When it comes to what Medicare does and doesn’t cover, the distinction between skilled care and custodial care is important. In short, Medicare covers skilled care, but not custodial care.

Skilled care generally is provided by a licensed medical professional in a medical facility. The care is usually provided in response to a specific medical condition. Another distinctive feature of skilled care is that it is general only provided for a relatively short period of time while the patient recovers from their medical condition. Typically, skilled care is provided in hospitals and similar medical facilities, but can also include short-term stays in a nursing home. The average nursing home stay covered by Medicare is only 22 days long, while the maximum length of a stay covered by Medicare is capped at 100 days.

Custodial care need not be provided by a licensed medical professional. Care that involves assistance with daily activities, such as getting dressed, eating, or bathing, would be considered custodial care. For individuals who have a chronic condition that is not expected to get better, care that merely assists a person in living with their condition is considered custodial care. Custodial care often entails professional in-home care or long-term stays in a nursing home or specialized care facility. Custodial care is generally not covered by Medicare or private health insurance.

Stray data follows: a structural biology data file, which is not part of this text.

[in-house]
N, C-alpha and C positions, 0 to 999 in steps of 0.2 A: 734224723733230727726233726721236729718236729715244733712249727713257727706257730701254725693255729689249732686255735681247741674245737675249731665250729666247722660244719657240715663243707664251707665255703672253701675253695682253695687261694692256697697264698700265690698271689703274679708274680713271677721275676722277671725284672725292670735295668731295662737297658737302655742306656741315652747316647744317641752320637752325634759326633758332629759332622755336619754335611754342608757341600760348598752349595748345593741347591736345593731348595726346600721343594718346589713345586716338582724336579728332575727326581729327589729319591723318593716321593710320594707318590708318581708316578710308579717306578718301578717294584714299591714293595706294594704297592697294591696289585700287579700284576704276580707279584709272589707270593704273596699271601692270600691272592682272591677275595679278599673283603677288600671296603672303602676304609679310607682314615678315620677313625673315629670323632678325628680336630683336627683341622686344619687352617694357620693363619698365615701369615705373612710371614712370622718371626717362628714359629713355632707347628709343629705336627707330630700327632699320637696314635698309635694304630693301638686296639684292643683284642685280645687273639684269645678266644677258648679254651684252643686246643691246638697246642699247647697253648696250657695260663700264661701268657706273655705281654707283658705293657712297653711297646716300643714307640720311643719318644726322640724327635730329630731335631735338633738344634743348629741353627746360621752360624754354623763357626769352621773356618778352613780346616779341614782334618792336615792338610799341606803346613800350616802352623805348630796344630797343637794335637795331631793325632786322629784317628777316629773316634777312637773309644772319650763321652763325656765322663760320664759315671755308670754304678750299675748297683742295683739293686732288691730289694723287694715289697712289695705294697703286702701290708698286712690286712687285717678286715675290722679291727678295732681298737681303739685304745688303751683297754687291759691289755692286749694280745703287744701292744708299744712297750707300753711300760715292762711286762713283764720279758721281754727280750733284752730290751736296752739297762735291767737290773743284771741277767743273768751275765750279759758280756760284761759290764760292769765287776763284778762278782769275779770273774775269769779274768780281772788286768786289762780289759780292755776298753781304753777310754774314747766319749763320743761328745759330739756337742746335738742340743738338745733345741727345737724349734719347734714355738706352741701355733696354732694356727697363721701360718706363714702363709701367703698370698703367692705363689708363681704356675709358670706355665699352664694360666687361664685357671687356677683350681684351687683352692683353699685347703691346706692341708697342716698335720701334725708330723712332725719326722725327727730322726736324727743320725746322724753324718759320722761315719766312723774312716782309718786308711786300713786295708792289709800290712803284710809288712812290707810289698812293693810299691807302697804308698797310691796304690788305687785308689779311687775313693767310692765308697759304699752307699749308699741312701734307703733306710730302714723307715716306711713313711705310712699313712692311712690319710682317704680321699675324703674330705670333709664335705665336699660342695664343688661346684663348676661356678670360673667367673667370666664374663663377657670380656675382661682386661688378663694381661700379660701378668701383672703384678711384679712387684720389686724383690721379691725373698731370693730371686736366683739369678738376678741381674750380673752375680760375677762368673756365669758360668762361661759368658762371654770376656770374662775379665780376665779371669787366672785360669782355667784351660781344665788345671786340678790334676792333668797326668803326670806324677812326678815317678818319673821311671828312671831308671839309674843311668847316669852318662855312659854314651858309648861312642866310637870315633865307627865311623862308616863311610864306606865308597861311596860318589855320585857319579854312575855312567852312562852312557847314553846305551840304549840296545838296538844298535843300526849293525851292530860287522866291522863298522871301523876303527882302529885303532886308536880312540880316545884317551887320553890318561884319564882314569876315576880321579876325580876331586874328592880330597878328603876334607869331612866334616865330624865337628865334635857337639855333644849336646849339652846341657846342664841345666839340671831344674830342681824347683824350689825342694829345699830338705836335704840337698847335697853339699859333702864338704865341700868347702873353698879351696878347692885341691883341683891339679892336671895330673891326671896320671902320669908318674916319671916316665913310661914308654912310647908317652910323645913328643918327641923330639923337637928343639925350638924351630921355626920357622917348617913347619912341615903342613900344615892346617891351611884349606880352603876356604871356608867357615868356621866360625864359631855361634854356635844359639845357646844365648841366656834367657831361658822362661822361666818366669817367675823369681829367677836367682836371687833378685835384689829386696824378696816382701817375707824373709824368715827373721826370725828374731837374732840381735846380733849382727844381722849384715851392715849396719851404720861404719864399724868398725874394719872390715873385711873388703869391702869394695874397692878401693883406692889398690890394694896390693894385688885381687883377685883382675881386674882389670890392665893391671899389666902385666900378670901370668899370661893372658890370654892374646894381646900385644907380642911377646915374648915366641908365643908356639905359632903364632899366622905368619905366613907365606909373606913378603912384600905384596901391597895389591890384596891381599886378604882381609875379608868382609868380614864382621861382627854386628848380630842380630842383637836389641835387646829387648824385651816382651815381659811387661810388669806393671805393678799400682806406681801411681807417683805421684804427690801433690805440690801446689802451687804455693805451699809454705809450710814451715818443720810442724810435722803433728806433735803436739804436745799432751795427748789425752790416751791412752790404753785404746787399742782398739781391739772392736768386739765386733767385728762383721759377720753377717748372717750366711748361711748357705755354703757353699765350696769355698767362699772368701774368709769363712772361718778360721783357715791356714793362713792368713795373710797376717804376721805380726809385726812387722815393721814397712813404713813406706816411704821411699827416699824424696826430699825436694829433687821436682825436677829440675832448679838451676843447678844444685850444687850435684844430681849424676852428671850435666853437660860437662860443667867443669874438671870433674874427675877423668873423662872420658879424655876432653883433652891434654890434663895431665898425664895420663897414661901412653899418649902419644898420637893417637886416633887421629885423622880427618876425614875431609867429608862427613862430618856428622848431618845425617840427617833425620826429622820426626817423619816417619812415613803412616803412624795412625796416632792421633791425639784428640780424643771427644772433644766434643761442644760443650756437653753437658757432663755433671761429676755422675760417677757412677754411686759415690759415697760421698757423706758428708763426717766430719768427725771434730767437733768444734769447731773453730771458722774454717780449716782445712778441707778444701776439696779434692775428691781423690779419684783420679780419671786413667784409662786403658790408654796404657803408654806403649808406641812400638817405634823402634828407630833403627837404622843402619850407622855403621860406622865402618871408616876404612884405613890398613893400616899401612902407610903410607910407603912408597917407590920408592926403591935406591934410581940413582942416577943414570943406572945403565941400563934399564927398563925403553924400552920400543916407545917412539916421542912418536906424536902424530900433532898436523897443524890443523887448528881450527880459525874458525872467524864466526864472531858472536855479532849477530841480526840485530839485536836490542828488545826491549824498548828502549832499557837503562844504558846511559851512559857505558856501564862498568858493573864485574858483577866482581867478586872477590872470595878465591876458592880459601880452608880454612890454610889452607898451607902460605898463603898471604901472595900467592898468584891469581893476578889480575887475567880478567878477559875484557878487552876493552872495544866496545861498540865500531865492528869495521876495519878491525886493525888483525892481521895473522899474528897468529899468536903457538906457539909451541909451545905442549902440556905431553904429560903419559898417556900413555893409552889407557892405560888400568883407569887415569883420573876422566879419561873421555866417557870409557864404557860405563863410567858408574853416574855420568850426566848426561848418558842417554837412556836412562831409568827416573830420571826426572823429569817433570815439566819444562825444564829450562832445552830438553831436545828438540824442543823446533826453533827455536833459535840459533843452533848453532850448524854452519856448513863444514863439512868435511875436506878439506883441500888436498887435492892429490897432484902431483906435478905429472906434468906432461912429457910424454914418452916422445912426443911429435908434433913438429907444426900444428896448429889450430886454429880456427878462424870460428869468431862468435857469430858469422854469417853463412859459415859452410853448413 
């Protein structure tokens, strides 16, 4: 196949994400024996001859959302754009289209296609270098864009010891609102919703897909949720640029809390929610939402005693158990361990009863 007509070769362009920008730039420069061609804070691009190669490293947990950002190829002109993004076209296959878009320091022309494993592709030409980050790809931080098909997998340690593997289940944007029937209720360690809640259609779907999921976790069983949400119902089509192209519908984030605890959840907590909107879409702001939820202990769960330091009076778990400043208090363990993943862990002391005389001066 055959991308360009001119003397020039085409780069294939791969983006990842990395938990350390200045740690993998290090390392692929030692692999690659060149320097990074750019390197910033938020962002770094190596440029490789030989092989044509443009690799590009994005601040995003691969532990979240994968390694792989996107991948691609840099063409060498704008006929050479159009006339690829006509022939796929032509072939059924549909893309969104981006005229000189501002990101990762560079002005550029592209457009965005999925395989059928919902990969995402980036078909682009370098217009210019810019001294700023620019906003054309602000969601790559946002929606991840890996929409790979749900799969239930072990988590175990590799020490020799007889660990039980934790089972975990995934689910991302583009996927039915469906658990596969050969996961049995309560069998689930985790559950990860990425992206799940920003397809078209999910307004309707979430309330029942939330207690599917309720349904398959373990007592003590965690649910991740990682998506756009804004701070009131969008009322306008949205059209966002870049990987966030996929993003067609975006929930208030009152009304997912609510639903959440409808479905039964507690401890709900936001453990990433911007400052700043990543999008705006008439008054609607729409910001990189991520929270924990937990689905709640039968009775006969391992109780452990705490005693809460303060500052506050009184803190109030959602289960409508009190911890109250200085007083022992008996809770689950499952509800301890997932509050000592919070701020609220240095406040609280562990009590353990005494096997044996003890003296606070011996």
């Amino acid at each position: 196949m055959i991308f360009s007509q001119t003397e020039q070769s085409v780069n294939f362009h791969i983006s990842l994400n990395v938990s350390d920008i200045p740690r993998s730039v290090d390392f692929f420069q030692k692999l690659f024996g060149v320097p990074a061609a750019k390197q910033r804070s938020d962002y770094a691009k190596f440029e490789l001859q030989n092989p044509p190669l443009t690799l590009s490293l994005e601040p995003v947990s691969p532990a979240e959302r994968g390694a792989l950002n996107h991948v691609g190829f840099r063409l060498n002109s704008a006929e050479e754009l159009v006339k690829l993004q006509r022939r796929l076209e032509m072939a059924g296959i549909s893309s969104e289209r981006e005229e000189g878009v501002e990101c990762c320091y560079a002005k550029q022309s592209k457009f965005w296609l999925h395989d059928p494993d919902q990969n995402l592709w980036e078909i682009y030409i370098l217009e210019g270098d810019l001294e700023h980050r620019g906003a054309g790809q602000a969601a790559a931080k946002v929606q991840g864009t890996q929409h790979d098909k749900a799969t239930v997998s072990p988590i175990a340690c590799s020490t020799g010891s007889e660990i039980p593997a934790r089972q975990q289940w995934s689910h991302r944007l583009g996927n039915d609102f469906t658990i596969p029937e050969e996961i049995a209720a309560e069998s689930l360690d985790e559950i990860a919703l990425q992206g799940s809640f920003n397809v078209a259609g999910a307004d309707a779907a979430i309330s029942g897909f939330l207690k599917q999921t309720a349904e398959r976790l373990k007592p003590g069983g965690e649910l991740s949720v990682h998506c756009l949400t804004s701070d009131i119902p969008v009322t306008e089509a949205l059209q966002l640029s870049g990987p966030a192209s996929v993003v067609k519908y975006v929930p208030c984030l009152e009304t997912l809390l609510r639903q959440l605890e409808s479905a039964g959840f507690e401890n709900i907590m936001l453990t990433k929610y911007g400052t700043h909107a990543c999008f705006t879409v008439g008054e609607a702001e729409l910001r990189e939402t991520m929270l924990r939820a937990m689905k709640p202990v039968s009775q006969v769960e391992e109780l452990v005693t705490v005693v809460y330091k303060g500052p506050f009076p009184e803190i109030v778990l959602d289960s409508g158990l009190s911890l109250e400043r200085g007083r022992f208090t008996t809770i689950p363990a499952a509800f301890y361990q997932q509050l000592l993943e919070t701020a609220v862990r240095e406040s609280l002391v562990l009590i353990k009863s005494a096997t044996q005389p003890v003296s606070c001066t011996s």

Under certain circumstances, Medicaid can cover the costs of custodial care in nursing homes and care facilities. However, in order to be eligible for Medicaid nursing home coverage, an individual’s assets must be under a certain level. An elder law attorney can help individuals plan for Medicaid eligibility, and, in certain circumstances, protect assets from the Medicaid asset cap.

To help protect your assets and plan for a potential nursing home stay, please call Martha C. Brown & Associates at (314) 962-0186.